What Happens Now?
So how will this all play out? Slowly and via a whole bunch of lawsuits.
Now that the SCOTUS ruling has been handed down, suits are expected to be filed, challenging other gun laws across the US.
“We’re in for a whole new slew of litigation challenging any and every gun-control measure in light of the analysis in today’s ruling,” said Steve Vladeck, professor at the University of Texas School of Law, in a story from CNN. He also said the court’s decision will affect more than just permitting laws in may-issue states.
“The majority’s expansion of what the Second Amendment protects will have monumental ramifications far beyond carrying firearms in public — on everything from age restrictions to assault weapons bans to limits on high-capacity magazines,” Vladeck said.
But leaders in anti-gun states have already said they plan to put up a fight.
New York Gov. Kathy Hochul (D) tweeted:
She went on to say that the state is “closely reviewing our options — including calling a special session of the legislature.”
Gov. Phil Murphy of New Jersey was also not pleased with the court’s decision and vowed his state government would do everything it can to defy the SCOTUS ruling however possible and prevent law-abiding gun owners from defending themselves.
“Based on a deeply flawed constitutional methodology, a right-wing majority on the United States Supreme Court has just said that states can no longer decide for ourselves how best to limit the proliferation of firearms in the public sphere. Let there be no mistake – this dangerous decision will make America a less safe country,” Murphy said in a release.
“Anticipating this decision, my Administration has been closely reviewing options we believe are still available to us regarding who can carry concealed weapons and where they can carry them,” Murphy continued. “We are carefully reviewing the court’s language and will work to ensure that our gun safety laws are as strong as possible while remaining consistent with this tragic ruling.”
But there are plenty who are thrilled with the decision and see it as a long-awaited resolution to inequality.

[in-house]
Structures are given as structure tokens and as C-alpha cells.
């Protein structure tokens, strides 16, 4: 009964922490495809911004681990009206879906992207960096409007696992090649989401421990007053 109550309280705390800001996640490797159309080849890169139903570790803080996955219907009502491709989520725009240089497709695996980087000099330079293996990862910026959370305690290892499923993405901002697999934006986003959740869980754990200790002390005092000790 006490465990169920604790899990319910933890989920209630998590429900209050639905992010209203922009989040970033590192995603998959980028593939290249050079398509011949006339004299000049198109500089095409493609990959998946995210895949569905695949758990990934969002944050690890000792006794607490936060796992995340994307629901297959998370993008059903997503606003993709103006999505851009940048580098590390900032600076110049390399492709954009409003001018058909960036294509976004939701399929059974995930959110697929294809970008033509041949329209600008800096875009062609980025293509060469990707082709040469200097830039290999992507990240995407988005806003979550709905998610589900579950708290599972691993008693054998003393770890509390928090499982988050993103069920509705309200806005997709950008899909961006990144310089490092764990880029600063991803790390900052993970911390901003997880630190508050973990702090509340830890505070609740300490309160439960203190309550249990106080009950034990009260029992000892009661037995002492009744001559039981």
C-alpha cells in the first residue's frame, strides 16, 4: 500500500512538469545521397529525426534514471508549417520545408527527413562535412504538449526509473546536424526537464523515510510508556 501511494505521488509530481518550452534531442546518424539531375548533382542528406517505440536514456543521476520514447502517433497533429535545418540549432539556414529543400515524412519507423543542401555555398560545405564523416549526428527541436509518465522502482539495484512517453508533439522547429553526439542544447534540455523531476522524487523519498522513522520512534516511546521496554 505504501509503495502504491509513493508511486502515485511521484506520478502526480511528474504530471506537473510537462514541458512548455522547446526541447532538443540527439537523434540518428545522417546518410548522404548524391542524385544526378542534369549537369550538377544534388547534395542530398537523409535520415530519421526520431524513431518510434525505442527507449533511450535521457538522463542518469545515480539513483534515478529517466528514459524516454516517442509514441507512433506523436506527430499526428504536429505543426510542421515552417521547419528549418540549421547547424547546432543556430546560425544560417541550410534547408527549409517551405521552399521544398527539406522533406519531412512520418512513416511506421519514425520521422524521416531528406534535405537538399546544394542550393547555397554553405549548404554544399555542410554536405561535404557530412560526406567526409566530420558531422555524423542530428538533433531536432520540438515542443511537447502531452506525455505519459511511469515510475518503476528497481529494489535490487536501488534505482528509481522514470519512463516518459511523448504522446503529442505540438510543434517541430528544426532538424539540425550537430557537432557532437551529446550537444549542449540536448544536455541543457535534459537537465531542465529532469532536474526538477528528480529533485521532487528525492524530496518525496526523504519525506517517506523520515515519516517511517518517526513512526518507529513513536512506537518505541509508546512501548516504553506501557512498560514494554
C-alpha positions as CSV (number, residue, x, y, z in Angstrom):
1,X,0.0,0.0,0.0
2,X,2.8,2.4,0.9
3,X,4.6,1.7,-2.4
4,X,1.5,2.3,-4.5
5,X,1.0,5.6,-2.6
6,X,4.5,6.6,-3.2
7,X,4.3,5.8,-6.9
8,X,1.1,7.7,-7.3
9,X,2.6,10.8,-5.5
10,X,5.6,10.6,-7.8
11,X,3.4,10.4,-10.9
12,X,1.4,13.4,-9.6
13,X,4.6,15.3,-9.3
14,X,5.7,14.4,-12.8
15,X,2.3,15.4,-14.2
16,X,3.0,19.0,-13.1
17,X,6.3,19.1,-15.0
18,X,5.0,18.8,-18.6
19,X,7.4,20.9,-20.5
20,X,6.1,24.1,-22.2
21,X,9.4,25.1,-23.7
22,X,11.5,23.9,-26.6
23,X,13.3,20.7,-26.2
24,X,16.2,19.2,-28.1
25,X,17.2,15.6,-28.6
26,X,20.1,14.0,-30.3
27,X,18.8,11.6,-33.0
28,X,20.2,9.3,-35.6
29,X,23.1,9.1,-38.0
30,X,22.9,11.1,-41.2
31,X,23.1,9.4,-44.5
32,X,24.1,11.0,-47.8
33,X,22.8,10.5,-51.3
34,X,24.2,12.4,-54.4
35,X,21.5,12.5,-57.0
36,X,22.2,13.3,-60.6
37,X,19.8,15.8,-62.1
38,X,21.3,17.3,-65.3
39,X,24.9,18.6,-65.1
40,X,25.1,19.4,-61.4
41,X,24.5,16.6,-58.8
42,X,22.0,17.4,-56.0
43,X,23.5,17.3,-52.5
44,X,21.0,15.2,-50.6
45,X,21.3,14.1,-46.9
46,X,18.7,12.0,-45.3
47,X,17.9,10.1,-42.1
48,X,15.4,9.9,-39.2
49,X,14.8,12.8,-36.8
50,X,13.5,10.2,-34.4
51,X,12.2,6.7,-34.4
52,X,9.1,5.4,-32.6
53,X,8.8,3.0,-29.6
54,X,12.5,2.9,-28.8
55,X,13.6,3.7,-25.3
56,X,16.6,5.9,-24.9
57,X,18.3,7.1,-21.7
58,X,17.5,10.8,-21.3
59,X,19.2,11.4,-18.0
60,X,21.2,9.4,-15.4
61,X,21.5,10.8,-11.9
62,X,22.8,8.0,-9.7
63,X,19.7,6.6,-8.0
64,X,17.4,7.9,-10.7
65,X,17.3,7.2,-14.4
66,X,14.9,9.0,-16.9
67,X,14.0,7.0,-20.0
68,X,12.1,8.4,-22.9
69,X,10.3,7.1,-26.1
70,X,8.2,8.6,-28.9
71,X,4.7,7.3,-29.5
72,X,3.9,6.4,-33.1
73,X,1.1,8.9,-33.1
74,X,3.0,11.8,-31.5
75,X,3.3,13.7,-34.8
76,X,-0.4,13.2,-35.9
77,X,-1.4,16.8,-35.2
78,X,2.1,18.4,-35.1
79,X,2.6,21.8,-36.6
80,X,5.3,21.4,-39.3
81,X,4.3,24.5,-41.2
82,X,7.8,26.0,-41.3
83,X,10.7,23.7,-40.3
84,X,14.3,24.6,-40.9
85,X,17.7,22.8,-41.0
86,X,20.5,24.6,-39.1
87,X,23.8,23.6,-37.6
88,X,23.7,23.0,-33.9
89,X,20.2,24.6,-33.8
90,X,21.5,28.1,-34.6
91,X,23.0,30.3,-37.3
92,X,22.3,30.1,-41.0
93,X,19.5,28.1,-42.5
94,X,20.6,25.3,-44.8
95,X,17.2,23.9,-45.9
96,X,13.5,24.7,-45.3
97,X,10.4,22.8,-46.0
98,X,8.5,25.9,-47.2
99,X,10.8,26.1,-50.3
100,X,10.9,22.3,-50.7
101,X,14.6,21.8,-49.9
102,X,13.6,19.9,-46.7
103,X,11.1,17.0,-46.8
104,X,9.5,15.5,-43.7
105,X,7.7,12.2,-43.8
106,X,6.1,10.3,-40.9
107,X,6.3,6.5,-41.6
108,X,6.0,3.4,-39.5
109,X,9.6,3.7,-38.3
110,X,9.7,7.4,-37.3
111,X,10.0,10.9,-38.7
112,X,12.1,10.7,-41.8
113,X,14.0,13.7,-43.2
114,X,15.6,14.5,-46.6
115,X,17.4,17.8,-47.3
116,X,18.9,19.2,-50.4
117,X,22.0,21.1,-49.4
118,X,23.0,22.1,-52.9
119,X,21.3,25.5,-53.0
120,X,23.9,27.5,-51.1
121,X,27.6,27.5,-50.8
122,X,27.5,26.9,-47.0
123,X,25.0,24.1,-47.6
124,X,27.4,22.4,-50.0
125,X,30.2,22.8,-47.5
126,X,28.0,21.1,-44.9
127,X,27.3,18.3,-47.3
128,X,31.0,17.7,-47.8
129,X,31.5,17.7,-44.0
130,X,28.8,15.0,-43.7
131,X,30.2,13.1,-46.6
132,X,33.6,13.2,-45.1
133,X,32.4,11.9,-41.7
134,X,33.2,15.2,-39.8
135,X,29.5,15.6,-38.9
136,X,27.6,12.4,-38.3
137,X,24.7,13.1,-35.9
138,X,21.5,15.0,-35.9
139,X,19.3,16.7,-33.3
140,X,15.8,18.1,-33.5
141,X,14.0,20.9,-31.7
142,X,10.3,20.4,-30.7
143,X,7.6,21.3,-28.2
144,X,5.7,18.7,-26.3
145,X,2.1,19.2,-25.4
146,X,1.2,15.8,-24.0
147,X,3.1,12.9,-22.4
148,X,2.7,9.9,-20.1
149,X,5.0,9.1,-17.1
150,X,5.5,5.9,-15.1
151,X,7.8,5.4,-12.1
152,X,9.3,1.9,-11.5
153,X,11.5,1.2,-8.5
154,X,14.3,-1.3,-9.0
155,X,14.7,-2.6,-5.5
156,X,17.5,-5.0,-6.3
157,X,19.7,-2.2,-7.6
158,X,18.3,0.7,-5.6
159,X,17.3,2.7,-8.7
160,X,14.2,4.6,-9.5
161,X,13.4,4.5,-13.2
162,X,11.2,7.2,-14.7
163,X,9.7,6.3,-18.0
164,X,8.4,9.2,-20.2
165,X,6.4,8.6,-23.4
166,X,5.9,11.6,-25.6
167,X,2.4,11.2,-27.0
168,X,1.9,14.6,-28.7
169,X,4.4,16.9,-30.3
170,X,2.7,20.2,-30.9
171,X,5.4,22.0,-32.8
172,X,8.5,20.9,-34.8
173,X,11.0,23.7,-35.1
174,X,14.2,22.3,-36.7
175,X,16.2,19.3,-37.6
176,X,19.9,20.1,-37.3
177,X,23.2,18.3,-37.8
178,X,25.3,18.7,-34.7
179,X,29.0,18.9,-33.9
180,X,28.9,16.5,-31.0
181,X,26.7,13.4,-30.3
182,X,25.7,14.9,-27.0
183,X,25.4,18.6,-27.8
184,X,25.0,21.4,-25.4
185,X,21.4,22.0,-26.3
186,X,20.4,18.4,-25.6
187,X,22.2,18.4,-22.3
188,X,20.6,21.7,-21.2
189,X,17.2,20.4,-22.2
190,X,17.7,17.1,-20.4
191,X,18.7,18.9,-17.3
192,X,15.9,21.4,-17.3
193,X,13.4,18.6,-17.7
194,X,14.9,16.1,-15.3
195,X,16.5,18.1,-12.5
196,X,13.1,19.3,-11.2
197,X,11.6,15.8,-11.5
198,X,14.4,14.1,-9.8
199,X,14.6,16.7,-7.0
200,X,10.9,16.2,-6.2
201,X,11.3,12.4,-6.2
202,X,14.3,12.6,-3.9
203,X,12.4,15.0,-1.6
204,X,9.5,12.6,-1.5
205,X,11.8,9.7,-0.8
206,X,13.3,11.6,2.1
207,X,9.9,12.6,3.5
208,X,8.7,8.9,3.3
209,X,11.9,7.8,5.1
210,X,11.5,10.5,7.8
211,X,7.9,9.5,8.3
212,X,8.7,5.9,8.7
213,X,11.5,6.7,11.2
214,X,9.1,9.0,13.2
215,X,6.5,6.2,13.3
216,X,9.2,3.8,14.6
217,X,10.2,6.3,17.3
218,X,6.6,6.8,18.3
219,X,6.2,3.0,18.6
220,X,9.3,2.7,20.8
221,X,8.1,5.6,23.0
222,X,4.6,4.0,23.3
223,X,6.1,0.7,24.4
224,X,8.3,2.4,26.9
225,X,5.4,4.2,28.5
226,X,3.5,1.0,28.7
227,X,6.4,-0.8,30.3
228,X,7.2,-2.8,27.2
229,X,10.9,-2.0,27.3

The Legal Aid Society said in a statement that the decision is a step “toward ending arbitrary licensing standards” that have “inhibited Black and brown gun ownership in New York,” according to CNN.
“New York’s gun licensing regulations have been arbitrarily and discriminatorily applied, disproportionately ensnaring the people we represent, the majority of whom are from communities of color, in the criminal legal system,” the nonprofit added. “As lawmakers consider next steps in response to this decision, let us be abundantly clear: it would amount to a historic disservice to both public safety and the best interests of the New Yorkers for Albany to reproduce a regulatory scheme that perpetuates the same disparate outcomes yielded under the previous law or to further criminalize gun ownership.
“Criminalization has never prevented violence and serves only to further marginalize and incarcerate people from BIPOC (Black, Indigenous, and people of color) communities.”
The Firearms Policy Coalition called the opinion a monumental step forward for “natural rights and individual liberty” in a statement and promised a bevy of lawsuit filings on the horizon.
“Bruen is a major win for the People and for the liberties our Constitution was designed to protect,” said Joseph Greenlee, FPC Law’s director of constitutional studies, in a statement. “Not only did the Court confirm that peaceable people have the right to armed defense outside the home, but it denounced the ‘interest-balancing’ test that lower courts have used to justify dozens of unconstitutional laws over the last decade.”
“Today’s decision will allow FPC Law to press our current cases and to challenge many laws that were upheld in prior cases, potentially allowing many of the freedoms lost to be restored in the years to come,” he added.
“FPC Law will soon be filing many more important strategic lawsuits, adding to our dozens of active cases across the United States on key issues from restrictions on the right to carry in public to bans on self-manufacturing firearms and so-called ‘assault weapons’ and ‘large-capacity’ magazines,” said Brandon Combs, FPC founder, and president, in the statement.
“We know that authoritarian governments and officials will do everything they can to circumvent the Constitution and attack the human right to keep and bear arms, but we will punch back twice as hard,” he added.
Despite the zeal of gun rights proponents, the ruling may not have as far-reaching of an impact as they hope. In an opinion joined by Chief Justice John Roberts, Justice Brett Kavanaugh said the ruling “will not bar states from imposing licensing requirements,” according to SCOTUSBlog.com and that other restrictions on permitting and gun ownership are not the same as New York’s special need requirement.
“There are 43 states […] that use licensing schemes that include requirements such as background checks, firearms training, a check of mental health records, and fingerprinting. Such schemes are objective, Kavanaugh explained, rather than granting ‘open-ended discretion to licensing officials’ and requiring ‘a showing of some special need apart from self-defense.’”